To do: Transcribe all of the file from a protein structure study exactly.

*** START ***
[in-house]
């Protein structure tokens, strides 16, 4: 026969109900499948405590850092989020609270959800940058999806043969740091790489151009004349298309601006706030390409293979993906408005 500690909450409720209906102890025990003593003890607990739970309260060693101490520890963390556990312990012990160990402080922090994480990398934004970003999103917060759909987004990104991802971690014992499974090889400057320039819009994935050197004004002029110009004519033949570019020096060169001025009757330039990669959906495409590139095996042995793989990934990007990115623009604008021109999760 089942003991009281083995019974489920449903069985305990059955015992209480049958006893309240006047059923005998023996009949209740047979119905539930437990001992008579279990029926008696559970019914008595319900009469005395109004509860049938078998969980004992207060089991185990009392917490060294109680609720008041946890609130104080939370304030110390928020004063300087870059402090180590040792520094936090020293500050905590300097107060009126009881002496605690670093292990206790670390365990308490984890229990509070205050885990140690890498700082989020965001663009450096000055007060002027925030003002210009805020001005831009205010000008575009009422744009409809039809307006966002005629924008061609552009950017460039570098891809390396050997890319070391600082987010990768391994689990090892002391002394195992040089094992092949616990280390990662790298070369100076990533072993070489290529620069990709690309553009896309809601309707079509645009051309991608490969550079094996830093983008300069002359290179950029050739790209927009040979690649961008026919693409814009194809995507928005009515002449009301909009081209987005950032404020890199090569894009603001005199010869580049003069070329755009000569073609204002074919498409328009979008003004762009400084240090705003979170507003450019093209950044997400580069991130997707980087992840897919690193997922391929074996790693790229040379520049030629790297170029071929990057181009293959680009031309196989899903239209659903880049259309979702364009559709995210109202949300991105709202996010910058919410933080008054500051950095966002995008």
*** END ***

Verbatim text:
[in-house]
């Protein structure tokens, strides 16, 4: 026969109900499948405590850092989020609270959800940058999806043969740091790489151009004349298309601006706030390409293979993906408005 500690909450409720209906102890025990003593003890607990739970309260060693101490520890963390556990312990012990160990402080922090994480990398934004970003999103917060759909987004990104991802971690014992499974090889400057320039819009994935050197004004002029110009004519033949570019020096060169001025009757330039990669959906495409590139095996042995793989990934990007990115623009604008021109999760 089942003991009281083995019974489920449903069985305990059955015992209480049958006893309240006047059923005998023996009949209740047979119905539930437990001992008579279990029926008696559970019914008595319900009469005395109004509860049938078998969980004992207060089991185990009392917490060294109680609720008041946890609130104080939370304030110390928020004063300087870059402090180590040792520094936090020293500050905590300097107060009126009881002496605690670093292990206790670390365990308490984890229990509070205050885990140690890498700082989020965001663009450096000055007060002027925030003002210009805020001005831009205010000008575009009422744009409809039809307006966002005629924008061609552009950017460039570098891809390396050997890319070391600082987010990768391994689990090892002391002394195992040089094992092949616990280390990662790298070369100076990533072993070489290529620069990709690309553009896309809601309707079509645009051309991608490969550079094996830093983008300069002359290179950029050739790209927009040979690649961008026919693409814009194809995507928005009515002449009301909009081209987005950032404020890199090569894009603001005199010869580049003069070329755009000569073609204002074919498409328009979008003004762009400084240090705003979170507003450019093209950044997400580069991130997707980087992840897919690193997922391929074996790693790229040379520049030629790297170029071929990057181009293959680009031309196989899903239209659903880049259309979702364009559709995210109202949300991105709202996010910058919410933080008054500051950095966002995008």